There are TV finales, and then there is the Sharp Objects finale, “Milk.” The supposed final words of the HBO miniseries — “Don’t tell mama” — will leave you reeling. But. Then. Comes. The. Post. Credits. Scene. The scene, which absolutely no one would expect without stories like this, doesn’t merely leave you gasping for air, it tears into your lungs and rips out all the oxygen with the same brutality the montage reveals Amma Crellin (Eliza Scanlen) harbors under a mask of roller skating teen abandon.
The official final scene of Sharp Objects suggests Camille Preaker’s (Amy Adams) 15-year-old little sister Amma is the killer who terrorized Wind Gap and is continuing her murderous reign in St. Louis — not the pair’s now-imprisoned mother, Adora Crellin (Patricia Clarkson). The post-credits scene confirms that hint in visceral, jarring detail. Pick your jaw up off the floor so we can talk about each second of the sequence.
The first shot of the scene is a single manicured hand grasping a wire fence; it is the hand of a Black girl. Then the shot changes and we see a different hand, adorned with the exact same pink polish, thrashing around in a creek. This time, the hand belongs to a white girl. This is Sharp Objects’ way of confirming Amma’s unquestionable serial killer signature: turning her prey into ladylike life-sized dolls. The hand in the creek belongs to the teen’s first victim, Ann Nash (Kaegan Baron).
There are a few ways the series telegraphs the identity of the choking girl in the creek. First, there’s the matter of the creek in the first place. Then, we see an enraged Amma pulling a clothesline tight around the girl’s neck. Ann’s body was eventually found in that creek, and police determined the murder weapon was a clothesline. Even the secondary post-credits mini scene — which caps the series and shows a white dress-wearing Amma slink into the forest — confirms James Capisi's (Dylan Schombing) “Woman In White” story of Ann's abduction. This is how Ann Nash died.
Amid Amma’s full exertion of strength, her sidekicks, Kelsey (Violet Brinson) and Jodes (April Brinson), desperately paw at Ann to seem like they’re helping in any way. They're not.
After this horrifying display, the scene switches to the murder of a different little girl. This time, we see Natalie Keen (Jessica Treska). As the blood splatter in Kelsey and Ashley Wheeler’s (Madison Davenport) carriage house suggests, Natalie was murdered somewhere on the Wheeler property. Remember, Ashley found the aforementioned bloody evidence underneath the bed where her boyfriend, Natalie’s brother, and original lead suspect John Keene (Taylor John Smith) slept once he could no longer live in his family home. But is unlikely Natalie actually died in the carriage house.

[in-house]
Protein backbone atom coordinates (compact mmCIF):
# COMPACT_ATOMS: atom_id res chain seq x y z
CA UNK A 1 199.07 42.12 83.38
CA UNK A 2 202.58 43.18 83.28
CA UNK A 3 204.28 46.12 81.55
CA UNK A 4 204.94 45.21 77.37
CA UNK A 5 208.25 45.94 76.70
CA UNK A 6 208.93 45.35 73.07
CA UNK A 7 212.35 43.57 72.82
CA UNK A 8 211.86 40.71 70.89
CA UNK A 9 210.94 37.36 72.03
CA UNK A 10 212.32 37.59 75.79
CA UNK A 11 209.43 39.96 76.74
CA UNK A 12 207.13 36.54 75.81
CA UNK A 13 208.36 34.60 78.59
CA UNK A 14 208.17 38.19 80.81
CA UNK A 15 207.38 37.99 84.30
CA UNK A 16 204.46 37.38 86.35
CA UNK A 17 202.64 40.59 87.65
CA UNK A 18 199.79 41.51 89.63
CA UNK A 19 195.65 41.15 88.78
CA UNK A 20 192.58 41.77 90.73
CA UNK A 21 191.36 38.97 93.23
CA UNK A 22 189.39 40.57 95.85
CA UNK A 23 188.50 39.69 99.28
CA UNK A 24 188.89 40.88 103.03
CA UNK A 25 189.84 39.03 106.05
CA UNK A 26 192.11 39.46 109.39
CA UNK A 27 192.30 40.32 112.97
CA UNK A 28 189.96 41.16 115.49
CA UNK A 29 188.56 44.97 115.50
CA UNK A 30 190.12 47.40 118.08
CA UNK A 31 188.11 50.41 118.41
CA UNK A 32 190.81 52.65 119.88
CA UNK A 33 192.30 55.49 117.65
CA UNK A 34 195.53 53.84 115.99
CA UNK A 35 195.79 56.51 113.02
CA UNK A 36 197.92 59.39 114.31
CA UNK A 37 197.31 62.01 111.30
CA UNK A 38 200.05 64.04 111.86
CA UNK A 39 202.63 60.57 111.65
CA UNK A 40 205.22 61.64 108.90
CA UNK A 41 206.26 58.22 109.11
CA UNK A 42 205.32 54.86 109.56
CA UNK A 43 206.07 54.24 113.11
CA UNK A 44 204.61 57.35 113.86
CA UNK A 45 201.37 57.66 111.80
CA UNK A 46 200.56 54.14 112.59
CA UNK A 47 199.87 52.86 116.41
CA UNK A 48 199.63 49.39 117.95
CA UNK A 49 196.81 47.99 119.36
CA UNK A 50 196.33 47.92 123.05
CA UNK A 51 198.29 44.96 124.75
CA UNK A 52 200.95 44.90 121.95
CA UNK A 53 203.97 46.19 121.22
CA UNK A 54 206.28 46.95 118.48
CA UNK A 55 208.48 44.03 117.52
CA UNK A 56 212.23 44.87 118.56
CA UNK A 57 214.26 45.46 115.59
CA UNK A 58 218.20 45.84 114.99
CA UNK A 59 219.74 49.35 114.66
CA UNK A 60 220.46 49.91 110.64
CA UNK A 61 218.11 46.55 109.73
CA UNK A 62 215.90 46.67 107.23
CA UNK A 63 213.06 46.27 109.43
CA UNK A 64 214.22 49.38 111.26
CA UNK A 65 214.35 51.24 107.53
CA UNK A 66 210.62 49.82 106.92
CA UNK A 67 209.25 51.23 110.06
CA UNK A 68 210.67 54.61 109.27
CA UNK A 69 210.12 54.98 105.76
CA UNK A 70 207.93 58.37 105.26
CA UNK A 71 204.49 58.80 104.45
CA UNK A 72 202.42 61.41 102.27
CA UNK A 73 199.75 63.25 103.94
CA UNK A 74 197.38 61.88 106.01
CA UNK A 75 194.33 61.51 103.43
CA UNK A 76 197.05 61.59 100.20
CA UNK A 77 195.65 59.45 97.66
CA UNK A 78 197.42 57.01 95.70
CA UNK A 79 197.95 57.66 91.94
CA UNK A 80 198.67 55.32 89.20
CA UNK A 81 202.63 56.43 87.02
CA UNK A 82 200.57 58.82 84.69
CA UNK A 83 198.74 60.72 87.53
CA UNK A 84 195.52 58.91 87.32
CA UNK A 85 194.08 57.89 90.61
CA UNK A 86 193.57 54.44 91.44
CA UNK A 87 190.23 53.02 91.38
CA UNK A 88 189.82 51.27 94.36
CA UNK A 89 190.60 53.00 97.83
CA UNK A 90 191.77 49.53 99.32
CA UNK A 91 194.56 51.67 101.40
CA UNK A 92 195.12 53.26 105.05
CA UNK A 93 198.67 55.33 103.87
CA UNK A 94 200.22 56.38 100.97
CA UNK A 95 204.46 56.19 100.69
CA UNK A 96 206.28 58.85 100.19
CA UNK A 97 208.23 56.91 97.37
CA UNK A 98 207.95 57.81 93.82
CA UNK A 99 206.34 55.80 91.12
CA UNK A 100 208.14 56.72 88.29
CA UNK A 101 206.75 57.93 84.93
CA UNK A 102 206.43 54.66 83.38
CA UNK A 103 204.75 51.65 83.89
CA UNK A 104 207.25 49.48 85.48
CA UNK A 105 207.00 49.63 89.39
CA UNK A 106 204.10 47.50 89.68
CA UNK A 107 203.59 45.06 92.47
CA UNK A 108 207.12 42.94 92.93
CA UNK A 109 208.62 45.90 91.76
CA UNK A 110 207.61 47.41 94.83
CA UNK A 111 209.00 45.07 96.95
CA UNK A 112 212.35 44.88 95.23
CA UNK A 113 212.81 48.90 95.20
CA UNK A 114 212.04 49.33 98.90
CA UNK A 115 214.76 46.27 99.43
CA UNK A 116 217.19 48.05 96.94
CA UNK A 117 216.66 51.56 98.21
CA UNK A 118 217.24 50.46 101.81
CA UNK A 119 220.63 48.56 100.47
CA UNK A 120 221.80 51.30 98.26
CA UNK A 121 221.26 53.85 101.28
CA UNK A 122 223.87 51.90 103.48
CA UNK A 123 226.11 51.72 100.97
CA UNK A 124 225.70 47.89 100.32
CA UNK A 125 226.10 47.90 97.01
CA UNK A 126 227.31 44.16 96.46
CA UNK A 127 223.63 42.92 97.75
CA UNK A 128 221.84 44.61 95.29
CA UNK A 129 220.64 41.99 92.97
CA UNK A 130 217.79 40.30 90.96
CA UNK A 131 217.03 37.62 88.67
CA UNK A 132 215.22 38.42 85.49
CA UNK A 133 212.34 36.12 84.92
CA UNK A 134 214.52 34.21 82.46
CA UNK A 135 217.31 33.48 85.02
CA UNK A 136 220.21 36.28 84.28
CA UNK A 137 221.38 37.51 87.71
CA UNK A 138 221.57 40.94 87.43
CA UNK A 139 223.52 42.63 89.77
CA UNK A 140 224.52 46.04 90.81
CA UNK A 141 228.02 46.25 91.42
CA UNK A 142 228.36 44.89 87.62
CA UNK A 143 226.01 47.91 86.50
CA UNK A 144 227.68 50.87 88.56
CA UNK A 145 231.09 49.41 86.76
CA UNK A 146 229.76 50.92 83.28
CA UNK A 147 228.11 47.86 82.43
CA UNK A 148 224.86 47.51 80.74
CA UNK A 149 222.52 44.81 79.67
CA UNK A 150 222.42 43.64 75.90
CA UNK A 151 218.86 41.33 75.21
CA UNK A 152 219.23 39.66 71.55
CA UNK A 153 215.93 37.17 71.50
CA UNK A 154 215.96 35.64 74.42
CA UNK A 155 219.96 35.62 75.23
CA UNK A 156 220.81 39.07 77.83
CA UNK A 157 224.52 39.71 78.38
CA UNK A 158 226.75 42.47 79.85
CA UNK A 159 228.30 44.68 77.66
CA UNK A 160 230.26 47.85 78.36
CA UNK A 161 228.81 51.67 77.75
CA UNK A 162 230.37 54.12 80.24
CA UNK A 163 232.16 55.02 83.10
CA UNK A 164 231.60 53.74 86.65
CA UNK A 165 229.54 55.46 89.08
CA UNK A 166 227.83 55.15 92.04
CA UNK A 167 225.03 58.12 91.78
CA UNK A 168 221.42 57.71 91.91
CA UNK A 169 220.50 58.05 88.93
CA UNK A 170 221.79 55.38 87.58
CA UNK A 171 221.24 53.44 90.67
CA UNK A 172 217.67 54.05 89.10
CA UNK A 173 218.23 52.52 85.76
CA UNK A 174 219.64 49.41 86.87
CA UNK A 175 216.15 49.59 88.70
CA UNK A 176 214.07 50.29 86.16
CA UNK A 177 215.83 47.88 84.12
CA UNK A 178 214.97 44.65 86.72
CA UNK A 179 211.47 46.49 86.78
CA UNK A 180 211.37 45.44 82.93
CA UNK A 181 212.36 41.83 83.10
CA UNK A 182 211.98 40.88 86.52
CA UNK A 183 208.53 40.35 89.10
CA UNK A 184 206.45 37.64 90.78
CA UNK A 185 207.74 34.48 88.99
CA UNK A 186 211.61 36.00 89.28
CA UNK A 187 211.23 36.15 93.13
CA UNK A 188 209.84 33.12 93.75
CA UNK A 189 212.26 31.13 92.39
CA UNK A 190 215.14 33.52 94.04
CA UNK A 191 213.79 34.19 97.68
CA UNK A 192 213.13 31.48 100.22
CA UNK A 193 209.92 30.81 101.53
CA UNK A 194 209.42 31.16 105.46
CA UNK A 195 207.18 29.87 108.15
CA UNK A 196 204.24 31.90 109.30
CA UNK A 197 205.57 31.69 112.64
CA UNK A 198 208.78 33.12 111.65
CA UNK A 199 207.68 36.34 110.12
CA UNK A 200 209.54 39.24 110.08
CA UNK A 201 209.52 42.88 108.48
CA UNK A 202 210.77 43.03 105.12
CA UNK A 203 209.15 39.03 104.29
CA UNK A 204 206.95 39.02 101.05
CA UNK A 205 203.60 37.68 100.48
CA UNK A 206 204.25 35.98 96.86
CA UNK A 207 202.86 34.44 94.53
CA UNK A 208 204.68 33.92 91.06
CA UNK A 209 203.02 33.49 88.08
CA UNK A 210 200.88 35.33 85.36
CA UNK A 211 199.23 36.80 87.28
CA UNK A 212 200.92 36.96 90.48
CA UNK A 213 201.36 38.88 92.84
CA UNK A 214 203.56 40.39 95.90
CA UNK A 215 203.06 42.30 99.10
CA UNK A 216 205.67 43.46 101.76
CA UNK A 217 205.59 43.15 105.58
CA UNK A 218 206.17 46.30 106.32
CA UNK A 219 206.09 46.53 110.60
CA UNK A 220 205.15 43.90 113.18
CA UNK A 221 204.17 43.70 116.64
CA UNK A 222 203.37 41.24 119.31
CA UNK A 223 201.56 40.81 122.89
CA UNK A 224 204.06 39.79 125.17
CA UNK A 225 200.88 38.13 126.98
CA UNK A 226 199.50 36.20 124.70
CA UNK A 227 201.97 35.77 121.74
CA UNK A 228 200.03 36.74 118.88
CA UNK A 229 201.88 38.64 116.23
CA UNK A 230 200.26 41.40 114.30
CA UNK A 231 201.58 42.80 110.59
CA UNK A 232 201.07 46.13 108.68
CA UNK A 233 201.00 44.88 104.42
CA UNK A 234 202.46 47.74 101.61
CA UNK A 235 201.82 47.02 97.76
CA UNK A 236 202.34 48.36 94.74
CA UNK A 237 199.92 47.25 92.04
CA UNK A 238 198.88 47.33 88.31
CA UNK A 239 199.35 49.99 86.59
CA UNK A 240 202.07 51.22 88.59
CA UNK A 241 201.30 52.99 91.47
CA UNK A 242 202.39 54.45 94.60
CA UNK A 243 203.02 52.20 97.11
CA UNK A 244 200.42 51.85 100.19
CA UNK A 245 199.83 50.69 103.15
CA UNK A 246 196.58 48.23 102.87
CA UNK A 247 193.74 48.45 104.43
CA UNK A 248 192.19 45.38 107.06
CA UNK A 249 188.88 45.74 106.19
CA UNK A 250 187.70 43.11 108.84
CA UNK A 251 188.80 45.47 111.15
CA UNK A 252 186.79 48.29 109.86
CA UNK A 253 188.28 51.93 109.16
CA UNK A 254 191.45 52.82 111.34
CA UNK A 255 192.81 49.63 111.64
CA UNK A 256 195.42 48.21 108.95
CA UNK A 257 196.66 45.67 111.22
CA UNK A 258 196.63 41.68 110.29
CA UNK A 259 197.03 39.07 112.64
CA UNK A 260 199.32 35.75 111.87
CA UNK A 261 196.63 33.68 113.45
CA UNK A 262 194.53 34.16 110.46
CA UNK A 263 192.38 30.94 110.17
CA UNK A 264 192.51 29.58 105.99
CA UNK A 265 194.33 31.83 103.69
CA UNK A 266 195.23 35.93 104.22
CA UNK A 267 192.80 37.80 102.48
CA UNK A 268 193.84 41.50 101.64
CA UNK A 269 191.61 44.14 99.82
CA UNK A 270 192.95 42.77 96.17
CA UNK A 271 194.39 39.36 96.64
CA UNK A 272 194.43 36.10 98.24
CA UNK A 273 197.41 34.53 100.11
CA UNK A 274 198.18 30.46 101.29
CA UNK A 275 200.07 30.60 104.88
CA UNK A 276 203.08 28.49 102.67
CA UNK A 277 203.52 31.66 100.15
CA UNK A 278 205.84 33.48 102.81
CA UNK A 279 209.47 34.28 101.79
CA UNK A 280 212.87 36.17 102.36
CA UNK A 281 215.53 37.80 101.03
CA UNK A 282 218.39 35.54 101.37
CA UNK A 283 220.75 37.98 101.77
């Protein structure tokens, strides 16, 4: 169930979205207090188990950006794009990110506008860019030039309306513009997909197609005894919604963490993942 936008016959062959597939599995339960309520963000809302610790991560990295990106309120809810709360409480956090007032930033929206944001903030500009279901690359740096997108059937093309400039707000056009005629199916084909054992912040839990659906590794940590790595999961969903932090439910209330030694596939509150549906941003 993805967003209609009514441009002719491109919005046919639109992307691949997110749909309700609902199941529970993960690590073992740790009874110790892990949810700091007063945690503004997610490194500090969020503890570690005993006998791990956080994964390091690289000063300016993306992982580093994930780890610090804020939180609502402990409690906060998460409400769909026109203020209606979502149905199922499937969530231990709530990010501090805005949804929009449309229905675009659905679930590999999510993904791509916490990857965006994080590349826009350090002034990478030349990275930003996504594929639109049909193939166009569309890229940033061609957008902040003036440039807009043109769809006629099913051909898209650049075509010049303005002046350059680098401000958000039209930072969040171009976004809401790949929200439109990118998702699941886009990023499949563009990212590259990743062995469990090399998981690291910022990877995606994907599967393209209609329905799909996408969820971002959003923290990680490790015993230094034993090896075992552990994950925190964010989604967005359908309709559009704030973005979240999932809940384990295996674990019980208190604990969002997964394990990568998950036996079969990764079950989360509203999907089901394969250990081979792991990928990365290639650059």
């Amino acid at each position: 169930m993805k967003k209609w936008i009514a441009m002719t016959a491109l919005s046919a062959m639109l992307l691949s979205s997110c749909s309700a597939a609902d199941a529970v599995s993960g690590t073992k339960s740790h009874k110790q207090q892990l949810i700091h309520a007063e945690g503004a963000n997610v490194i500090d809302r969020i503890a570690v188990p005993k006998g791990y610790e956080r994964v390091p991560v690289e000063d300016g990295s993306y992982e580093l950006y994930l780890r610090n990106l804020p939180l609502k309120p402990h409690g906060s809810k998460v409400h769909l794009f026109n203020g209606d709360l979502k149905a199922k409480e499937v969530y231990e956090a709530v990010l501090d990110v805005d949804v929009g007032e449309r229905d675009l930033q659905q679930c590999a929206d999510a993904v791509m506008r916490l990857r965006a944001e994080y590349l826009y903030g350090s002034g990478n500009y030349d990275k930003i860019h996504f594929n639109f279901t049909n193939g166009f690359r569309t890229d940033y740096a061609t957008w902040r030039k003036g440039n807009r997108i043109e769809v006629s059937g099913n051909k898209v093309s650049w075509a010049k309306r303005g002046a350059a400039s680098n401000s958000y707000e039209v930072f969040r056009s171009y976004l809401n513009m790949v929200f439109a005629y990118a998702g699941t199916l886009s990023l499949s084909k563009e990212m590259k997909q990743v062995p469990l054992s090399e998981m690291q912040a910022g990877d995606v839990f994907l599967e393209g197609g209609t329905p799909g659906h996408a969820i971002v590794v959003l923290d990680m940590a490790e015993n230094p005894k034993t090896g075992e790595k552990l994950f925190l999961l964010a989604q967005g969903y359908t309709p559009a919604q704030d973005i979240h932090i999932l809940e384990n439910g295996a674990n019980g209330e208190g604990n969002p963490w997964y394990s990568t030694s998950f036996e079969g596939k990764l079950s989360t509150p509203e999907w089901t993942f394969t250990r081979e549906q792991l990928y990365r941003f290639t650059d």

The room where Ashley found the blood is stark, with white walls and a blue bed set. As Natalie’s death scene in the post-credits scene proves, the girl was killed in a room as pink and girly as the polish that would eventually lacquer her own nails (remember, when Ann's body is found in premiere “Vanish” the most suspicious detail is her magenta manicure).
The setting of Ann's section suggests Natalie was likely killed in Kelsey’s room, and then her body was moved to the carriage house for long-term safe keeping. That would make sense, as in the book version of Sharp Objects’ Amma keeps Natalie prisoner in Kelsey’s carriage house for days before killing her and placing her body on a main street in Wind Gap. And, even the show version of Natalie was missing for some time before she was found in that alley.
While these two parts of the post-credits scene explain season-long Sharp Objects mysteries, the last portion of the montage confirms a finale question. Namely, whether Amma murdered her new St. Louis friend, Mae (Iyana Halley), one of the only Black girls in the entire miniseries. In the last scene of the sequence, we see the same pink-manicured hand from the beginning of the post-credits scene, and the camera focuses — it’s Mae, looking terrified from behind the wire fence. Quickly, she drops to the ground, and we see Amma’s same rageful face appear behind her. Amma gives one last final tug. It’s suggested the teen strangled yet another victim.
It’s important to remember the last time we see Mae alive in “Milk” proper, her nails aren’t painted. So, Amma expressly painted them with the exact same color she used on Ann Nash and Natalie Keen before murdering the teen of color.
We now know why Amma killed Mae and her other victims. Namely, she is inherently jealous. During the scene in question, Camille, Amma, and Mae have dinner with Camille’s boss Frank Curry (Miguel Sandoval) and his wife Eileen Curry (Barbara Eve Harris). Everything is going swimmingly until Mae garners praise from newspaper man Curry by saying she enjoys his columns and may even want to go into journalism herself. That night, an obviously upset Amma asks Camille, a journalist, if she wishes she, too, were a writer. In the next scene, Mae’s mom reveals her daughter and Amma had their first fight… and she doesn’t know where Mae is. This is not a coincidence. It’s especially not a coincidence that Camille subsequently finds the dollhouse comforter Mae made for Amma — and Camille complimented earlier in the episode — in the trash. Clearly, Amma began resenting the attention Mae received.
Throughout both Sharp Objects the book and the HBO miniseries, it is suggested Adora also gave similar attention to both Ann and Natalie. While Adora’s maternal interest was equally as harmless, Amma was enraged by it.
That unbridled teen rage is the final image Sharp Objects gives us, with one final teeth-baring sigh from Amma Crellin.
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